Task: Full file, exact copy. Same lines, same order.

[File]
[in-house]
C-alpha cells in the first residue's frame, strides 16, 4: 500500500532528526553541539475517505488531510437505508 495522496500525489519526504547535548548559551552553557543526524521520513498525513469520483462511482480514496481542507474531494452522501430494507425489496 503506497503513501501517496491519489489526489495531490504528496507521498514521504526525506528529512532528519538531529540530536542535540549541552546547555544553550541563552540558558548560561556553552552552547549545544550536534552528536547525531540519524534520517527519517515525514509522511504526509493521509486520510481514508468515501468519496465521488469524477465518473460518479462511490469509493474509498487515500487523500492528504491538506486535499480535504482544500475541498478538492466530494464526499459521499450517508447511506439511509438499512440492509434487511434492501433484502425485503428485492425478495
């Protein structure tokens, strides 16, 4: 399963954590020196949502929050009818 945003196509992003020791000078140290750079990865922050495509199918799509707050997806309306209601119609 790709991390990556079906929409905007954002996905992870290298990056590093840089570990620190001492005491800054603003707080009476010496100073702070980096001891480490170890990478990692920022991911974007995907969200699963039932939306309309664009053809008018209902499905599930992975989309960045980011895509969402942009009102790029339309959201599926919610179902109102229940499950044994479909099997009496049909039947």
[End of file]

[in-house]
C-alpha cells in the first residue's frame, strides 16, 4: 500500500532528526553541539475517505488531510437505508 495522496500525489519526504547535548548559551552553557543526524521520513498525513469520483462511482480514496481542507474531494452522501430494507425489496 503506497503513501501517496491519489489526489495531490504528496507521498514521504526525506528529512532528519538531529540530536542535540549541552546547555544553550541563552540558558548560561556553552552552547549545544550536534552528536547525531540519524534520517527519517515525514509522511504526509493521509486520510481514508468515501468519496465521488469524477465518473460518479462511490469509493474509498487515500487523500492528504491538506486535499480535504482544500475541498478538492466530494464526499459521499450517508447511506439511509438499512440492509434487511434492501433484502425485503428485492425478495
């Protein structure tokens, strides 16, 4: 399963954590020196949502929050009818 945003196509992003020791000078140290750079990865922050495509199918799509707050997806309306209601119609 790709991390990556079906929409905007954002996905992870290298990056590093840089570990620190001492005491800054603003707080009476010496100073702070980096001891480490170890990478990692920022991911974007995907969200699963039932939306309309664009053809008018209902499905599930992975989309960045980011895509969402942009009102790029339309959201599926919610179902109102229940499950044994479909099997009496049909039947």